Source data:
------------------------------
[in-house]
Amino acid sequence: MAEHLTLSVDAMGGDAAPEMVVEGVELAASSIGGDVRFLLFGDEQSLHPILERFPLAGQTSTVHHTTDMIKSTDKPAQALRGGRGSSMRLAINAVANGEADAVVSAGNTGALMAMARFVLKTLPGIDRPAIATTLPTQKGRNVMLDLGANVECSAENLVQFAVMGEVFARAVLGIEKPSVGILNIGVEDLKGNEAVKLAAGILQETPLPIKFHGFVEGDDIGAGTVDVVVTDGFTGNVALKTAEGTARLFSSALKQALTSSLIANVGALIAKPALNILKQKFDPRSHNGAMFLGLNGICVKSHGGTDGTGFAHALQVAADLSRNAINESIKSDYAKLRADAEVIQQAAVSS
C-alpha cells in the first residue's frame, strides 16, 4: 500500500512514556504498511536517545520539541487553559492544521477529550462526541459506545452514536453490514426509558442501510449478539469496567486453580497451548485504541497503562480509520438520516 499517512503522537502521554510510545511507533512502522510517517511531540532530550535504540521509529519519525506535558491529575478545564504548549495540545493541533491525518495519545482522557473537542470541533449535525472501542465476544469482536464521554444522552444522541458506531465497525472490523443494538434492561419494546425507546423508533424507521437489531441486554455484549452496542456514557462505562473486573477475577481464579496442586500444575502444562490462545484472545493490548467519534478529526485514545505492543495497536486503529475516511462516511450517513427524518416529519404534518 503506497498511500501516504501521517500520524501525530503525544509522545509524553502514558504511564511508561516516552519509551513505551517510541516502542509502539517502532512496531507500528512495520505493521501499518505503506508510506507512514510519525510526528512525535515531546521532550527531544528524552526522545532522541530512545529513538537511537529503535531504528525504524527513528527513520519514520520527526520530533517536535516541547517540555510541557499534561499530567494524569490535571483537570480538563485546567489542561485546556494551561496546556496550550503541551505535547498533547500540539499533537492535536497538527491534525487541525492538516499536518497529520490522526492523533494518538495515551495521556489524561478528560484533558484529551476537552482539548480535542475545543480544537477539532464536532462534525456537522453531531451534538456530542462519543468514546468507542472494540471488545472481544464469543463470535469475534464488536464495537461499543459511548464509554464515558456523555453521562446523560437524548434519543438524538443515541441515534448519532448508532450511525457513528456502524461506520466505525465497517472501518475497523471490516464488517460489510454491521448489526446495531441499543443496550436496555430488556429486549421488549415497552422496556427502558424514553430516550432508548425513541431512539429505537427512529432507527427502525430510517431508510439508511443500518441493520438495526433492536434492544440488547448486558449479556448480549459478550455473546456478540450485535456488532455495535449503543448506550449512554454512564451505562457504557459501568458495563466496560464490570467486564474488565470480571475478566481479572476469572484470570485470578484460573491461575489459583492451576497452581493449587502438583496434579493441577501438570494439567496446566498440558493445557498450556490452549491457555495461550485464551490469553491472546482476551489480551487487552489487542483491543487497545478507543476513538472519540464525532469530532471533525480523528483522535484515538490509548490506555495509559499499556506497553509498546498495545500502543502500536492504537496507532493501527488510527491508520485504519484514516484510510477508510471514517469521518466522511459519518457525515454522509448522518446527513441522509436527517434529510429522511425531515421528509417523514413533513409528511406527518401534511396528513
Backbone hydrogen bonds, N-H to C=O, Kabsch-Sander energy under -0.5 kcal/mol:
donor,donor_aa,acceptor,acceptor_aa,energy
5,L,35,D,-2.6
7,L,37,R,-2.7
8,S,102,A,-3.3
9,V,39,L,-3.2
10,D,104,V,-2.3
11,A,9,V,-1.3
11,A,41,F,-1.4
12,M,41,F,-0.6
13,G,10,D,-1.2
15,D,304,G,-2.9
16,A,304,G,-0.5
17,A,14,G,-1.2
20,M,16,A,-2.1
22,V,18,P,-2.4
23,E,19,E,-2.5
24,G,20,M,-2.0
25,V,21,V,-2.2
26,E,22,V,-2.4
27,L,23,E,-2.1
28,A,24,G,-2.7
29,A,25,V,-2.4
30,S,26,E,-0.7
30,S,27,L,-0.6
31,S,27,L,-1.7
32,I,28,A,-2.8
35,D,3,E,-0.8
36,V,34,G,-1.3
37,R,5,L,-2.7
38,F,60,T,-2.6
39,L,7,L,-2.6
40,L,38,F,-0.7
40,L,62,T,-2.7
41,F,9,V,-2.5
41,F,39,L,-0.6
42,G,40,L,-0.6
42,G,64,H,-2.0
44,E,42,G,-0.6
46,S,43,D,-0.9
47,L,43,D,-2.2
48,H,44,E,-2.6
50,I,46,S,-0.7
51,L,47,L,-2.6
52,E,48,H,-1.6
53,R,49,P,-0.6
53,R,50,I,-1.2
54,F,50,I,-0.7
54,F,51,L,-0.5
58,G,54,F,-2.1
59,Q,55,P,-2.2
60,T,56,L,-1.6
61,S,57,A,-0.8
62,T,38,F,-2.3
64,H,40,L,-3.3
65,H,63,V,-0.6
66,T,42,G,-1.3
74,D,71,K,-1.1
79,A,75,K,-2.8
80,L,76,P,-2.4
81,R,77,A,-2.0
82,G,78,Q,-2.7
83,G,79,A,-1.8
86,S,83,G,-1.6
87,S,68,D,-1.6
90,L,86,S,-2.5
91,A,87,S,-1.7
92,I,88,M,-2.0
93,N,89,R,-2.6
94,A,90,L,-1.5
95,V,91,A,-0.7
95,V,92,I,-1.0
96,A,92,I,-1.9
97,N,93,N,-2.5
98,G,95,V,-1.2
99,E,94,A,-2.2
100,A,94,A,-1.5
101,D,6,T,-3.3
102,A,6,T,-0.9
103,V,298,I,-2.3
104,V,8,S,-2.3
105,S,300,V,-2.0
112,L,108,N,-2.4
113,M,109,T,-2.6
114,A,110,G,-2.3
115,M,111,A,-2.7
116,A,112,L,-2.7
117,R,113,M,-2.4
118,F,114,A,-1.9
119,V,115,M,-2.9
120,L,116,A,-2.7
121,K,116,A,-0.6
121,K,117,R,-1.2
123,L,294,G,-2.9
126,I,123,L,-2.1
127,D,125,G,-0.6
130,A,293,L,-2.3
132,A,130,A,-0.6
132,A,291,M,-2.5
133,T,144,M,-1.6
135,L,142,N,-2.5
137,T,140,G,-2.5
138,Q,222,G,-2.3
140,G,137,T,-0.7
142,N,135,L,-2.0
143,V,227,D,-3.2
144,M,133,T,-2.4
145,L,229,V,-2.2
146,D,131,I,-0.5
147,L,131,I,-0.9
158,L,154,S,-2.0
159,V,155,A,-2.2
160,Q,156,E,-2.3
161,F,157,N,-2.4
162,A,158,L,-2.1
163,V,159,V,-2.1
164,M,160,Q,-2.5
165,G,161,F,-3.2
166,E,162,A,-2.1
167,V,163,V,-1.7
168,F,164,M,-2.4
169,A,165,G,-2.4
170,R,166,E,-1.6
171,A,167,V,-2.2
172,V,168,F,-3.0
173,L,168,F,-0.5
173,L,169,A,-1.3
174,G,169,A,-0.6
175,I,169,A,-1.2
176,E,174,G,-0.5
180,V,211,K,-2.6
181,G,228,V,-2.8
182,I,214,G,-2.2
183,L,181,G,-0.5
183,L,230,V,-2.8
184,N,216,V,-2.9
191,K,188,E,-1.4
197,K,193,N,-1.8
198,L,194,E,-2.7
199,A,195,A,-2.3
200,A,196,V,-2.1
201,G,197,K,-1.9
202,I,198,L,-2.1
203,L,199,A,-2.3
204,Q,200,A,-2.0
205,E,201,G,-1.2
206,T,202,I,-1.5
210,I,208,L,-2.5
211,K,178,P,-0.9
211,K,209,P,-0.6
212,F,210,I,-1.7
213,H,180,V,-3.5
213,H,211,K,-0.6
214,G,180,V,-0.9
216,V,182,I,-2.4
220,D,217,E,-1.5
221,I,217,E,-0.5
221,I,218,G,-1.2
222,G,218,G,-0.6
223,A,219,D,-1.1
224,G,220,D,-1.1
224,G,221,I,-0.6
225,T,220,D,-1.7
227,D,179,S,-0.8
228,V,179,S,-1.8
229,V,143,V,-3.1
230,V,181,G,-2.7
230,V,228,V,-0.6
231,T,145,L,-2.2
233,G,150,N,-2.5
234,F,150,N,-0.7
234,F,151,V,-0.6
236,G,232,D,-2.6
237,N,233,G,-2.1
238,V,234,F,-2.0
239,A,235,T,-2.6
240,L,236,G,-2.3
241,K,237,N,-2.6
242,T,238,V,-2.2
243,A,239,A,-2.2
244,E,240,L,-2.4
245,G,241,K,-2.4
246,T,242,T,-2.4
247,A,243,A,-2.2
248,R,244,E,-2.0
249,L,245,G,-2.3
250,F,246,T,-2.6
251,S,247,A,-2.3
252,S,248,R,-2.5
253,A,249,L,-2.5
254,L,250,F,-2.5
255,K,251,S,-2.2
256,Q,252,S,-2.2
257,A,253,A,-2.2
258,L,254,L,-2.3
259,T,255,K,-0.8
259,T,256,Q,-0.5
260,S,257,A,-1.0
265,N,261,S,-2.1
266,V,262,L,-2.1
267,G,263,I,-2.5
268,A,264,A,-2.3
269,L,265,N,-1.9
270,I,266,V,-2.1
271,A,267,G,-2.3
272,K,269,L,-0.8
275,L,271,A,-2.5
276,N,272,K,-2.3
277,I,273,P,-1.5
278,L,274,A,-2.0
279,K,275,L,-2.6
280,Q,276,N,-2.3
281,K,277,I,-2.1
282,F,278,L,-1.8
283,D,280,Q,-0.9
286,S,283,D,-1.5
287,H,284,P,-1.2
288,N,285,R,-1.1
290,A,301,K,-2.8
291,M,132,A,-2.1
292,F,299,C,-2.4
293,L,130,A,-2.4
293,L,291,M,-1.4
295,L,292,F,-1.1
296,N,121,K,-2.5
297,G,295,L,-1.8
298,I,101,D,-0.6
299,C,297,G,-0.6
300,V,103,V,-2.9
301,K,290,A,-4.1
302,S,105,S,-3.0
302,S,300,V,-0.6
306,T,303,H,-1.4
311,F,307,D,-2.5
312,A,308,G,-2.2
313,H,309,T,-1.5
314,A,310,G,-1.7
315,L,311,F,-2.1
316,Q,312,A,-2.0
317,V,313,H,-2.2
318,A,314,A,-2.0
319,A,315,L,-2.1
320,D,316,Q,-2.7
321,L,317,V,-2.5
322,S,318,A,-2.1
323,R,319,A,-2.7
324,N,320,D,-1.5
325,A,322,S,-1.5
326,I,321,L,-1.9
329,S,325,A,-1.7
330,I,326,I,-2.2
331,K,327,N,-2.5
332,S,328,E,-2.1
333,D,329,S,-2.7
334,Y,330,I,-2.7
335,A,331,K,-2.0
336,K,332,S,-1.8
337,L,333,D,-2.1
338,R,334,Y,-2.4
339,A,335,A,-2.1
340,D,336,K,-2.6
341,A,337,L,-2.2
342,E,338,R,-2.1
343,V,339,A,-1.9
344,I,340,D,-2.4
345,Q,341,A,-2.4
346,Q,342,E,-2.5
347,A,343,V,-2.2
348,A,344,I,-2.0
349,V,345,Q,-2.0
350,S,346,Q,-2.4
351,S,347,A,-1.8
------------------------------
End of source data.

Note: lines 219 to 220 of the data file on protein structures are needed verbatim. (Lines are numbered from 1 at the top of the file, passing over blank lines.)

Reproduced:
286,S,283,D,-1.5
287,H,284,P,-1.2